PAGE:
Article Text

  1. L. R. Marzullo,
  2. K. W. Monroe
  1. University of Alabama, Birmingham, AL


Purpose From 11/1/04-10/31/05, there were 1,194 emergency department (ED) visits for closed head trauma in all age groups, accounting for 2.4% of all ED visits that year. Our objective was to describe the pattern of these visits and their outcomes in the school age group of 5-15 years.

Methods A 1-year (11/1/04-10/31/05) retrospective ED chart review is in process, of which a 100-chart representative sample is to be presented in this abstract as preliminary data. The sample represents patient visits from 5 well-distributed months of the year and includes the first 20 patients in the defined age group that presented in each of those months. Data included age, gender, mechanism of head injury, presence of loss of consciousness, symptoms, head imaging results if done, and disposition.

Results Of all of the visits for closed head injury, those in the 5- to 15-year age group varied from 25-54%, but 4/5 months were very close to 50%. The balance was overwhelmingly under 5 years of age. We therefore anticipate a full chart review to include approximately 550 charts. Of the charts reviewed to date, the male:female ratio was 73:27. Seven fell off bikes, with only one patient wearing a helmet. Four fell off other riding toys (go-cart, skateboard), with no helmet worn. Twenty injuries were in the setting of a team sport event. Forty-two injuries resulted from falls. Others resulted from accidental collisions during play, freak accidents such as being hit in the head by a falling box, or fights. Of the 100 patients reviewed, 21 had documented or believed loss of consciousness. The top 3 reported symptoms were headache (45), altered mental status/cognition, meaning sleepiness, disorientation, perseveration, or a component of amnesia (31), and vomiting (19). Other symptoms included visual changes and dizziness. Thirty-nine patients received noncontrast CT studies of the brain; 8 had positive findings including skull fracture and/or intracranial hemorrhage. Of these 8, half had loss of consciousness and half did not. All were neurologically intact. Seven of the 8 were admitted to the hospital. No one with a negative head CT was admitted.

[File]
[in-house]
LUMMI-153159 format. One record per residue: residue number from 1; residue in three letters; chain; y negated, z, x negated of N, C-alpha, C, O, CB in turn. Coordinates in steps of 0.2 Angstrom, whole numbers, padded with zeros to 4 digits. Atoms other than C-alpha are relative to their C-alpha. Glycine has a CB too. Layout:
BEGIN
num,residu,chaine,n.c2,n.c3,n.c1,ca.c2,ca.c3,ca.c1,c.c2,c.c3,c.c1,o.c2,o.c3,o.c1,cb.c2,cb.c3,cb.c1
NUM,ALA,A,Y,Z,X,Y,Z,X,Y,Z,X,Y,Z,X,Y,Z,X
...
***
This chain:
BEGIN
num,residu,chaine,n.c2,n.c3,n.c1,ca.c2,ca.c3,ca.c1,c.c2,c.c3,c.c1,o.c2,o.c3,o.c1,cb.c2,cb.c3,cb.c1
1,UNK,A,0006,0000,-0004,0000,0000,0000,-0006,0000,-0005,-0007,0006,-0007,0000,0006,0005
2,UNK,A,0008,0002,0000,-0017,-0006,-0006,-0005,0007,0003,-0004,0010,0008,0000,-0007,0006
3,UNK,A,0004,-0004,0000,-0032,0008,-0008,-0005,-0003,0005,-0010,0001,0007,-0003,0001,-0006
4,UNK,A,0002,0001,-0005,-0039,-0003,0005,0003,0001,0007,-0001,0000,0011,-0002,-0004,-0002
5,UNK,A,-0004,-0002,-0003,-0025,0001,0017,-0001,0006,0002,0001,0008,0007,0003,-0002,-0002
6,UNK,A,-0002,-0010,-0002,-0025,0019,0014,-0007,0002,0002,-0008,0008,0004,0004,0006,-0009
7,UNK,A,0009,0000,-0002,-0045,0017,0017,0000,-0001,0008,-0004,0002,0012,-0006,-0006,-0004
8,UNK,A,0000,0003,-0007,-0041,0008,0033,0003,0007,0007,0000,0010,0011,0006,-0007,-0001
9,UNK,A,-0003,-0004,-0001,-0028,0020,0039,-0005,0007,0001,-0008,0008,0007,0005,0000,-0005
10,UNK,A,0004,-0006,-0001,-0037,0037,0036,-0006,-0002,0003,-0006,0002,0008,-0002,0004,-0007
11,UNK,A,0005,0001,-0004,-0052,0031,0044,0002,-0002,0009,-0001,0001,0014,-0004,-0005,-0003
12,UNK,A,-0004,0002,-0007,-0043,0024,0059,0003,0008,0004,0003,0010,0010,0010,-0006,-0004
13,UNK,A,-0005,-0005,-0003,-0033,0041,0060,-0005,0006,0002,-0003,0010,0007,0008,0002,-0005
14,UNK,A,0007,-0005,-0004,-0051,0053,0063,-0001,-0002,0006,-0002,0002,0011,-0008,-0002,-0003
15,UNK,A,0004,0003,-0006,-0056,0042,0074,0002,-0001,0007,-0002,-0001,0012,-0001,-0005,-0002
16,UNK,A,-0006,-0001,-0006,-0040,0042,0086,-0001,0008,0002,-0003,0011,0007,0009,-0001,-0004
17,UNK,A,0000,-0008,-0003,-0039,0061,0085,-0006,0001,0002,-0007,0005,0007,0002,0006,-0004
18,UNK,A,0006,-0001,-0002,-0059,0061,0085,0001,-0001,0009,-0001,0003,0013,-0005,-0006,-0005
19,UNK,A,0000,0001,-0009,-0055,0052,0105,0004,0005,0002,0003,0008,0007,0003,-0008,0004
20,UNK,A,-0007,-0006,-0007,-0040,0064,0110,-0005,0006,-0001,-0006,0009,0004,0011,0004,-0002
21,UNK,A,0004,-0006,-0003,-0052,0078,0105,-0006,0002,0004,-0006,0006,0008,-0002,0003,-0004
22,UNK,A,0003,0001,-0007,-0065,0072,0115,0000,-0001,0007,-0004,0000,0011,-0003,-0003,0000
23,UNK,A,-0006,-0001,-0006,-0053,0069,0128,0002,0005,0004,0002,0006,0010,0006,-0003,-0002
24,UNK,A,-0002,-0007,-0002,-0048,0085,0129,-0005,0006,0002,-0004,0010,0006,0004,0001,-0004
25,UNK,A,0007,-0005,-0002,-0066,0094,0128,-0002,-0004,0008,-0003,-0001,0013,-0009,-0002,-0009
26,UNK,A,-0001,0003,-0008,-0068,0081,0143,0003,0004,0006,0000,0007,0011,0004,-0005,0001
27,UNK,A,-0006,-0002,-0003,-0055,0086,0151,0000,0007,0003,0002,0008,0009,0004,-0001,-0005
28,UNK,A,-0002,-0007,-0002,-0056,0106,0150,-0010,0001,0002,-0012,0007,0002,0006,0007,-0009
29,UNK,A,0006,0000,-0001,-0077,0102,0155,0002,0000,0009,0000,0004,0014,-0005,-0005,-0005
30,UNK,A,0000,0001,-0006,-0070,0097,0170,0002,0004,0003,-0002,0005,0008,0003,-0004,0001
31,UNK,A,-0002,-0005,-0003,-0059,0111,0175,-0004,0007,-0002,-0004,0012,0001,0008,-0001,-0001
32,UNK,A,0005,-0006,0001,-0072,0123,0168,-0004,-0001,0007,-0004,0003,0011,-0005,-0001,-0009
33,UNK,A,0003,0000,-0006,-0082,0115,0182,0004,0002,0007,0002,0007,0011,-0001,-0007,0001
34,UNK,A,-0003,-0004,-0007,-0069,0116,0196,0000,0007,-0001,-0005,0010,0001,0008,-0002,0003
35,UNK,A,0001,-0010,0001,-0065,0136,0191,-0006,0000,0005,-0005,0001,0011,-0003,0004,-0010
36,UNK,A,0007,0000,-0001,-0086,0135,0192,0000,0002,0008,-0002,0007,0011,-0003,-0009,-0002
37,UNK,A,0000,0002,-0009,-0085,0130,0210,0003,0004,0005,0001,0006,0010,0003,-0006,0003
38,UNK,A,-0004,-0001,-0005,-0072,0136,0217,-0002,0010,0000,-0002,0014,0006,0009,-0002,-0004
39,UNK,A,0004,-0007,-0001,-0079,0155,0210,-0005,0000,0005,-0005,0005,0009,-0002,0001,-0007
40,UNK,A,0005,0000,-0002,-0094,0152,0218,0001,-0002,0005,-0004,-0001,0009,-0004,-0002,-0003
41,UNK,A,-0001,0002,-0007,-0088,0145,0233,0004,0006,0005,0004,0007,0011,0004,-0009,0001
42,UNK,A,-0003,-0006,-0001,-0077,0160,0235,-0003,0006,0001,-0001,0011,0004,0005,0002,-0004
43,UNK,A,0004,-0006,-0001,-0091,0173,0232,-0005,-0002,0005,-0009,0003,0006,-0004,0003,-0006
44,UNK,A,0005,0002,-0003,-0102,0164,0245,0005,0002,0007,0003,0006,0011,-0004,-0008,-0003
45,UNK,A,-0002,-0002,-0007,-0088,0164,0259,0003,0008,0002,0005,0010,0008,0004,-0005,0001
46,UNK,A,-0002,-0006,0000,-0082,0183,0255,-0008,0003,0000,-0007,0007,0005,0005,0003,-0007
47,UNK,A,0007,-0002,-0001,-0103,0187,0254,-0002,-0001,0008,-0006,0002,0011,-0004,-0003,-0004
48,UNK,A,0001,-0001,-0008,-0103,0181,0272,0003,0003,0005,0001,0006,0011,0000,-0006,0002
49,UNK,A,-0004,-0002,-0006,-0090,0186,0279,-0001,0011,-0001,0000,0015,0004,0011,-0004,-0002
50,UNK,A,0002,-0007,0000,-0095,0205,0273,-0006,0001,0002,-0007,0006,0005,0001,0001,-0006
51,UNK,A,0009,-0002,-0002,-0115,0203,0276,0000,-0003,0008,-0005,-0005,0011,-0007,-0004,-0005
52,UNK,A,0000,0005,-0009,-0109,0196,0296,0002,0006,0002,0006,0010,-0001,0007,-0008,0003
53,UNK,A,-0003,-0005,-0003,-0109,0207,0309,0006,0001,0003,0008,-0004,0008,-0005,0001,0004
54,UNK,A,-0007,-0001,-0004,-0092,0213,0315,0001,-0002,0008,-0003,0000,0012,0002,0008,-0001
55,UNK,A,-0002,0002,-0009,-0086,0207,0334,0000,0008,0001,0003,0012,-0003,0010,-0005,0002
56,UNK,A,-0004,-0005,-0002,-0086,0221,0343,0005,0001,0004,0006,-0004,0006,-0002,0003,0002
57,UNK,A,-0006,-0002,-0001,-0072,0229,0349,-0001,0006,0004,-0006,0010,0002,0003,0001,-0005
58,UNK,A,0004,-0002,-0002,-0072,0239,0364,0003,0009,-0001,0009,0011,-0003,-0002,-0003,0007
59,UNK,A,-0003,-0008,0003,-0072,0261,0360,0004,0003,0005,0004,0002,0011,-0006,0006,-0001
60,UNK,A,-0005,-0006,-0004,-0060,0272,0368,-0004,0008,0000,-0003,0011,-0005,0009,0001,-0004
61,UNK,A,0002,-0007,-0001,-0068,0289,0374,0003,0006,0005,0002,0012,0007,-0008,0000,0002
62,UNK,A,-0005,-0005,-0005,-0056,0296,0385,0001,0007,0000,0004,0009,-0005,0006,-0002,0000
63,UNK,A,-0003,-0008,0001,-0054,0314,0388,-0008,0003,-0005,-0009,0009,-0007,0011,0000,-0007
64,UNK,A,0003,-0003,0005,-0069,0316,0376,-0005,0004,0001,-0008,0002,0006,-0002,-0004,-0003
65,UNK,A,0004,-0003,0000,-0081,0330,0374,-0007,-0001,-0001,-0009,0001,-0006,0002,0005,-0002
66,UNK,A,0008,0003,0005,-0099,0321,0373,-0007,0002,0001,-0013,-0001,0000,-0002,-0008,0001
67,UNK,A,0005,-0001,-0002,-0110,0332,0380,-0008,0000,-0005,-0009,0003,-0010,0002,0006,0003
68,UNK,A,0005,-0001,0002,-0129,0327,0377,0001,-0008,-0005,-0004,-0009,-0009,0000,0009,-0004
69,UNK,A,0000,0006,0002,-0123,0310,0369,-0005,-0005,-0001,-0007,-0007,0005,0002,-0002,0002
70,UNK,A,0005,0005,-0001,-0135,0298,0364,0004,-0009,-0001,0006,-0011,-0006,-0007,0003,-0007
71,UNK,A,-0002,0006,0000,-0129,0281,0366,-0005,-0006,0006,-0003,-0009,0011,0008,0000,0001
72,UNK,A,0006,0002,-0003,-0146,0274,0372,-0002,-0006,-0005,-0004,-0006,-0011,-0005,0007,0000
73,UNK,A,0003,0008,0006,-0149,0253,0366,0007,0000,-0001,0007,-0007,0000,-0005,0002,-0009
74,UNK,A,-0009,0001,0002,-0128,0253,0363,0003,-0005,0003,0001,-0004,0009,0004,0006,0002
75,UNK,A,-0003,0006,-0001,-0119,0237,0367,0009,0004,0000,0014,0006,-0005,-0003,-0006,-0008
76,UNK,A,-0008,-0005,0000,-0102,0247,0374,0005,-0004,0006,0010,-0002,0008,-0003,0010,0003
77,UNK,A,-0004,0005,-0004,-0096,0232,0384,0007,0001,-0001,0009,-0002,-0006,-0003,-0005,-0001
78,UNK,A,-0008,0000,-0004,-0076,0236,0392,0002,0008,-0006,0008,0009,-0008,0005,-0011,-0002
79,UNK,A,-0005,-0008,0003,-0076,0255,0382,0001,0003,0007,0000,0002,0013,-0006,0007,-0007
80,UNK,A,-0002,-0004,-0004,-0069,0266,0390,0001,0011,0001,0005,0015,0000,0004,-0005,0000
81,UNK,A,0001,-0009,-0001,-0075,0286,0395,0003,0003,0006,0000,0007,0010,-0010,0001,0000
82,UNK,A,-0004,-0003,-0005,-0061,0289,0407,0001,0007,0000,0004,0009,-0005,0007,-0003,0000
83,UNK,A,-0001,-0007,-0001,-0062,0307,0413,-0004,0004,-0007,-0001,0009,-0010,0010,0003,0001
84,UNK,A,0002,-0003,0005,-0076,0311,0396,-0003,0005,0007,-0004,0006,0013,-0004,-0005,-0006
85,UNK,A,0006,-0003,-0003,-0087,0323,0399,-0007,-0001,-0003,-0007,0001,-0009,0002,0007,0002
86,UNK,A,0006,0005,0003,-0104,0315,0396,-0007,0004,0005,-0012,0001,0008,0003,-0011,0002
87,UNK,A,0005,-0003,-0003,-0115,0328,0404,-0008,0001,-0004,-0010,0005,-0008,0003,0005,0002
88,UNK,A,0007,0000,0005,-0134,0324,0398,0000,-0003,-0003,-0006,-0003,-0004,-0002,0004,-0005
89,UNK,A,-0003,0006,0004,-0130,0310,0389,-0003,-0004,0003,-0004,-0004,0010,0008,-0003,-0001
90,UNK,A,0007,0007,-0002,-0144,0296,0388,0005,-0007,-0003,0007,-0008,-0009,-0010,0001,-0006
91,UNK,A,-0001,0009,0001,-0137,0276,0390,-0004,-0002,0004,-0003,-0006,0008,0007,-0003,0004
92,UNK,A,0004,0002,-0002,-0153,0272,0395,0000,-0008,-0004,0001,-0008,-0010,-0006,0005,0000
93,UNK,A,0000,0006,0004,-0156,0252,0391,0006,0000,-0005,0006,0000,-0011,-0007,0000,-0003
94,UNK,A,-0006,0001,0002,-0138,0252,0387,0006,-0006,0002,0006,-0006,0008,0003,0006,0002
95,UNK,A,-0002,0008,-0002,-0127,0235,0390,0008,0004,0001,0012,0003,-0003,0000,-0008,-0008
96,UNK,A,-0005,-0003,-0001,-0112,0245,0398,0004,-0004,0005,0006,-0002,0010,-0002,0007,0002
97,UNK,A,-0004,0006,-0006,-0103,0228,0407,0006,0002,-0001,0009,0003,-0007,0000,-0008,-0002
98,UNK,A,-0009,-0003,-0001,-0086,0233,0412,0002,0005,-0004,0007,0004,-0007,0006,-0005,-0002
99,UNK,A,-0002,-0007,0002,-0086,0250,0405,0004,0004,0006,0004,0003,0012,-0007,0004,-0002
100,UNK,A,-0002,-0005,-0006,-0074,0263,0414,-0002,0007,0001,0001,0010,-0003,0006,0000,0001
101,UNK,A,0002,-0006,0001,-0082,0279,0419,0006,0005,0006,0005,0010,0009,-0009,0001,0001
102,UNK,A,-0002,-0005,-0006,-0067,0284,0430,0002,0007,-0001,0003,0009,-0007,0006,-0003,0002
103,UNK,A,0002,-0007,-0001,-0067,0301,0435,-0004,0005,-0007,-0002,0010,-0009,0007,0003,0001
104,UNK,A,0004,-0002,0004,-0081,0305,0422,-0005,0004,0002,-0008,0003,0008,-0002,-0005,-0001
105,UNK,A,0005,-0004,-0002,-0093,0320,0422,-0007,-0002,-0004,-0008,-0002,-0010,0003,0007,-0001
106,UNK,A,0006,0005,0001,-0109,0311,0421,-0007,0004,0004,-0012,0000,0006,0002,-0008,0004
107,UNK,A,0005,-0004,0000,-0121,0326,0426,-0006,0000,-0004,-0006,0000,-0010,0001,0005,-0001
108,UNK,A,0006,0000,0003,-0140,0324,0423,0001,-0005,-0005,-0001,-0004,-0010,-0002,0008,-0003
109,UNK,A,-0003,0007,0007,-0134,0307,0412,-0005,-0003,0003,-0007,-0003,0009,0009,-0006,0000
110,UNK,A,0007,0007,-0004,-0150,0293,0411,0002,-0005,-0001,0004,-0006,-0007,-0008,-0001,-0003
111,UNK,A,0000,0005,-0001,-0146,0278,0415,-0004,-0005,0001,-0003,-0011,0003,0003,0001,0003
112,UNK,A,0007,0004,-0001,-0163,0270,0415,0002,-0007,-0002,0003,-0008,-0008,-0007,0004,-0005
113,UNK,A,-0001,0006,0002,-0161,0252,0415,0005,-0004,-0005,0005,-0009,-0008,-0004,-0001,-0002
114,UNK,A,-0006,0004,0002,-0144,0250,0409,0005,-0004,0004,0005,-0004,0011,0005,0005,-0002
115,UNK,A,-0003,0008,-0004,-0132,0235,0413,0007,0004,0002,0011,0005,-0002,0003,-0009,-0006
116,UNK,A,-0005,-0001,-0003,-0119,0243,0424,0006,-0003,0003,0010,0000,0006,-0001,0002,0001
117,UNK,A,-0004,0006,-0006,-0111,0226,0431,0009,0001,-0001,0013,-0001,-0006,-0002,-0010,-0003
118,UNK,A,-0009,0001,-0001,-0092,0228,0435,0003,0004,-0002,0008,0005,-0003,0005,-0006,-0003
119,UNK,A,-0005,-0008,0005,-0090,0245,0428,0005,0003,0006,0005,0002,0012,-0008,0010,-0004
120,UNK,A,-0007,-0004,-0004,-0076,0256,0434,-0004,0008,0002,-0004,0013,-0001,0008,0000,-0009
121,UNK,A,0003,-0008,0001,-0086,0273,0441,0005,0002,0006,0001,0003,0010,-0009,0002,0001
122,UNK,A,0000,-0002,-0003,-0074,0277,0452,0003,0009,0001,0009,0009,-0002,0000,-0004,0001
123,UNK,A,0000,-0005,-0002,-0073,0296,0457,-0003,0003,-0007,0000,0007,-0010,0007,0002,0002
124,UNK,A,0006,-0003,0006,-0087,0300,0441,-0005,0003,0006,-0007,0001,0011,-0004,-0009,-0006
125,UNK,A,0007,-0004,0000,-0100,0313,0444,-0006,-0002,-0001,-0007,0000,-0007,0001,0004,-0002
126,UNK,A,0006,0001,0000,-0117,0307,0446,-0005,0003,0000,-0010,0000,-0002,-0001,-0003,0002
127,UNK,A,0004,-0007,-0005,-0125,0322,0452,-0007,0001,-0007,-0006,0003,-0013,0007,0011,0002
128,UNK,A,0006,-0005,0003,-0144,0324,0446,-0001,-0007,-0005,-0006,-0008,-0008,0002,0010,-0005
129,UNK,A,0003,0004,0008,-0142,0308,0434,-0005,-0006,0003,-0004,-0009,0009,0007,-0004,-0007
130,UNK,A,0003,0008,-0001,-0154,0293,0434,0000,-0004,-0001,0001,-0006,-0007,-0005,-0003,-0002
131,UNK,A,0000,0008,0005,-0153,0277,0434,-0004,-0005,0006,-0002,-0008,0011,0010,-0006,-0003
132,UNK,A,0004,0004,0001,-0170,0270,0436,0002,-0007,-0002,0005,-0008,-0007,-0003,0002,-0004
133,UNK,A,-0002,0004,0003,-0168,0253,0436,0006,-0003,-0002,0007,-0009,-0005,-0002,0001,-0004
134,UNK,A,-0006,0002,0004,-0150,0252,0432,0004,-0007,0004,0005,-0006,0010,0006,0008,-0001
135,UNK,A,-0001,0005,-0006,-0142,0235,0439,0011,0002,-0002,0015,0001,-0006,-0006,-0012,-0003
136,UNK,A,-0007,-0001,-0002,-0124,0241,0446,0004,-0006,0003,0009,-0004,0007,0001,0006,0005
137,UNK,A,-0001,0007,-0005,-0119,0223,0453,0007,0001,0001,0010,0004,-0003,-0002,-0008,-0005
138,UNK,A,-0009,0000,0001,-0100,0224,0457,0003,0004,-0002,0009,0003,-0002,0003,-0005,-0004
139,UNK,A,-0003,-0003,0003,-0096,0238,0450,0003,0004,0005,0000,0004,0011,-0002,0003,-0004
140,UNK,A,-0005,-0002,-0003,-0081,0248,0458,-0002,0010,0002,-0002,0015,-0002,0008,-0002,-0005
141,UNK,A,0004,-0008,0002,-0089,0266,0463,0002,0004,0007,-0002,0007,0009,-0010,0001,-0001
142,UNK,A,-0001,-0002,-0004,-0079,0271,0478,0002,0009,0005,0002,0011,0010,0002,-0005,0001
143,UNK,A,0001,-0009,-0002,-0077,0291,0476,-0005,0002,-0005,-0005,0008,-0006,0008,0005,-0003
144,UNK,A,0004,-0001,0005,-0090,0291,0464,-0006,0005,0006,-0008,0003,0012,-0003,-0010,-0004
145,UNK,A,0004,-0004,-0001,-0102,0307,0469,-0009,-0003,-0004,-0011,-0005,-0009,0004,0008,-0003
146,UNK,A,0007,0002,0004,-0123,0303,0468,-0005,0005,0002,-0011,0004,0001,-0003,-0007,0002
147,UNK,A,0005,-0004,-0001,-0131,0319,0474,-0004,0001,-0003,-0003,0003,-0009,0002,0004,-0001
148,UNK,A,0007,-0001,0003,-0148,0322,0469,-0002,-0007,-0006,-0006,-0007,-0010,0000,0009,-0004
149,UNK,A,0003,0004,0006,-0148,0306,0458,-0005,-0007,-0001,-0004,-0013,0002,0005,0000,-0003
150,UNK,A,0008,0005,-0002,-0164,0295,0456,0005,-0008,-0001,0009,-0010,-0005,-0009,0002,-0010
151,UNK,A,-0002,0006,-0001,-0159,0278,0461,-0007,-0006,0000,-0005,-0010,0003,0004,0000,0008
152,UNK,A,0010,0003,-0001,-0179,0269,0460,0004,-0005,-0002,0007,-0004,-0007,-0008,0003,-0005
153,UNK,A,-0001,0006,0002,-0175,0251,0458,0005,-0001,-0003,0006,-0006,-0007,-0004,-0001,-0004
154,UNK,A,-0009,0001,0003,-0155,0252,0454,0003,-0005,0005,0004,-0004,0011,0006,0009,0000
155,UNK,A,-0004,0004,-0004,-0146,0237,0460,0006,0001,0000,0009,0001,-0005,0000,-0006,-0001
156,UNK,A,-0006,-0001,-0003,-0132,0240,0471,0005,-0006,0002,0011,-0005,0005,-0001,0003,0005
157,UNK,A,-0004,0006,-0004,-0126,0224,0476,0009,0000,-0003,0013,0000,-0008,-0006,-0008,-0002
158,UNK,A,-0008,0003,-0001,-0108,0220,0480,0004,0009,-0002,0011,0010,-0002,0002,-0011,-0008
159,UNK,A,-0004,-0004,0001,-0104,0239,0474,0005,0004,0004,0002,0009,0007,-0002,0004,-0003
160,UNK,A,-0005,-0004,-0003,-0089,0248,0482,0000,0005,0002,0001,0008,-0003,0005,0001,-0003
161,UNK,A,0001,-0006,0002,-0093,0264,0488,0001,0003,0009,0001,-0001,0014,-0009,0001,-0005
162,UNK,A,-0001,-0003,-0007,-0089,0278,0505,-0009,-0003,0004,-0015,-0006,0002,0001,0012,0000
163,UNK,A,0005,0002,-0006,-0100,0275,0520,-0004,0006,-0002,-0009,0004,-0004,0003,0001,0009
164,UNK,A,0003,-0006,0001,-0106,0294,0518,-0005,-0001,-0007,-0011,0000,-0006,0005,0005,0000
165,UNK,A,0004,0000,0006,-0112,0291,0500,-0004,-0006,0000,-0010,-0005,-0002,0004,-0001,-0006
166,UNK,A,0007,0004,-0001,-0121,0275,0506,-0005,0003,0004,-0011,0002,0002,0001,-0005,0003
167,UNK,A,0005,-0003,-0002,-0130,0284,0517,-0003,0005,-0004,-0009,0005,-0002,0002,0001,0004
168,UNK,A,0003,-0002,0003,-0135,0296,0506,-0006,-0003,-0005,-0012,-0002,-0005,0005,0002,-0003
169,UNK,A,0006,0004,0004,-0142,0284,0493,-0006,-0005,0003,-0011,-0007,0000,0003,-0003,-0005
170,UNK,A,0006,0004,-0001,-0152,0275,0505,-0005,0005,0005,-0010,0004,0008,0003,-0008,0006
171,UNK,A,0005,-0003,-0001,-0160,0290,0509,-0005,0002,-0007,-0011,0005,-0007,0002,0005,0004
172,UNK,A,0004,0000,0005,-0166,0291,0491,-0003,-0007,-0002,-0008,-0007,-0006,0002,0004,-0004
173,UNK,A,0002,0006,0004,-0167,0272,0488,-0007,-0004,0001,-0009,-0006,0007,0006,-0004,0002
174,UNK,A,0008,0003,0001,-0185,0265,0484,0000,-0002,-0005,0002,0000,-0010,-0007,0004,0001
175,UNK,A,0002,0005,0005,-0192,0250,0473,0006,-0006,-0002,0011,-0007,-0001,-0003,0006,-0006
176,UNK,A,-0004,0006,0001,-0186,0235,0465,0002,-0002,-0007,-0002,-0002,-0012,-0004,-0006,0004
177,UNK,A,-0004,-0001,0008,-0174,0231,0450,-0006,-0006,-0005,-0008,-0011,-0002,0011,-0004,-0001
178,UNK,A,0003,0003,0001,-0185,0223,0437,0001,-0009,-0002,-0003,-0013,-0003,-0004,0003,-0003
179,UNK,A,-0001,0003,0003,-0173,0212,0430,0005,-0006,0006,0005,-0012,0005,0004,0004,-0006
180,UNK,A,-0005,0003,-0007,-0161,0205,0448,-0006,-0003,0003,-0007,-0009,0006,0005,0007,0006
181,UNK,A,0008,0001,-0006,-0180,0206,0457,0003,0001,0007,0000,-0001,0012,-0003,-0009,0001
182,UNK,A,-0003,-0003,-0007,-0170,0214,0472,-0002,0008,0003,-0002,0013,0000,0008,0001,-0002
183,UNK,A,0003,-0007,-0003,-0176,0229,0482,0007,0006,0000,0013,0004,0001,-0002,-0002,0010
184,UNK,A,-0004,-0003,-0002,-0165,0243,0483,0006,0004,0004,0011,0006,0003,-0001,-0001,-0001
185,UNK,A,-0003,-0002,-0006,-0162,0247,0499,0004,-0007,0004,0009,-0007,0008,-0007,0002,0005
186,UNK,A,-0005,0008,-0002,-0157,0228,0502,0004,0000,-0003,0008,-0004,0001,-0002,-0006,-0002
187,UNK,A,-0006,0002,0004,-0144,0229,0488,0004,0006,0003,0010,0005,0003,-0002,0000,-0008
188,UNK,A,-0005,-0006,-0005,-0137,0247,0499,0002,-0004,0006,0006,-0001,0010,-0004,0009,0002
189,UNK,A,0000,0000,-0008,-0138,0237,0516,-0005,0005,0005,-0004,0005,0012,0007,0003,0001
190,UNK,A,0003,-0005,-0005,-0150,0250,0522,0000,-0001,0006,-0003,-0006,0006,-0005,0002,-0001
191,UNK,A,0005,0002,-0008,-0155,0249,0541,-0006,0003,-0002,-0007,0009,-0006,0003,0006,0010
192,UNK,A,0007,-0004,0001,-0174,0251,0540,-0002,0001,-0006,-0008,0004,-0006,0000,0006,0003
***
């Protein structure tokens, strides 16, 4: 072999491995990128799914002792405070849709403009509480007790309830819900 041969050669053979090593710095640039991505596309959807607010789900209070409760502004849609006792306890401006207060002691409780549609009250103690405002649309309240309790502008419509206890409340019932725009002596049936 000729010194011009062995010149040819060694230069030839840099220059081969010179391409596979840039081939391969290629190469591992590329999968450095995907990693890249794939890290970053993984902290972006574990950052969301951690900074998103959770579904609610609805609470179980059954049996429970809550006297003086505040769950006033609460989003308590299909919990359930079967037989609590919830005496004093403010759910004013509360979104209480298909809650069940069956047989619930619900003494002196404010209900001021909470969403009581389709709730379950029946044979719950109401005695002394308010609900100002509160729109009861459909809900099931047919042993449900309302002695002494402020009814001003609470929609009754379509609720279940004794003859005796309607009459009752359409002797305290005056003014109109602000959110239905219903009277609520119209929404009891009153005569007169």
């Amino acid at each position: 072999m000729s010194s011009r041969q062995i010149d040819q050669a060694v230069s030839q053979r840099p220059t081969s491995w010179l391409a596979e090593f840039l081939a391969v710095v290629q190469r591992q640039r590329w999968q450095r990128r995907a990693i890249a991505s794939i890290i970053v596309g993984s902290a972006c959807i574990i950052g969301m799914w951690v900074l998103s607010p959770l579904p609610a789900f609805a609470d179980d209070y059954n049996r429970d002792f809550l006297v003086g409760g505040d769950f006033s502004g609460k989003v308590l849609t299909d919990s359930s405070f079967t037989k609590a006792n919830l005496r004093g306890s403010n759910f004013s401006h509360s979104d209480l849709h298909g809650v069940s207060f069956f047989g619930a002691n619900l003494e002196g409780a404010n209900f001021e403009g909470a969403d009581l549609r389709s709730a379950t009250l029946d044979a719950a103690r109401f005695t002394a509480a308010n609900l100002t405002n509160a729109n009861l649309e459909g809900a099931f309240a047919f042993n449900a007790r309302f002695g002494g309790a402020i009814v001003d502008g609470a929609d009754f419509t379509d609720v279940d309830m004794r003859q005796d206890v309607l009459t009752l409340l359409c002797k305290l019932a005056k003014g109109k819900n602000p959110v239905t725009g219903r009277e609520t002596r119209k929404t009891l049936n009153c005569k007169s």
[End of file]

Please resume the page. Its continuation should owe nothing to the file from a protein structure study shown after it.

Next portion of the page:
Conclusions Closed head injury is a very common occurrence and reason to seek emergency care. Causes are varied in this very active age group but are likely to be somewhat avoidable by safety measures (such as helmet use). Serious findings of skull or intracranial hemorrhage can be associated with a normal neurological exam, and in this series, the history of loss of consciousness may not be a sensitive indicator of who is at higher risk.

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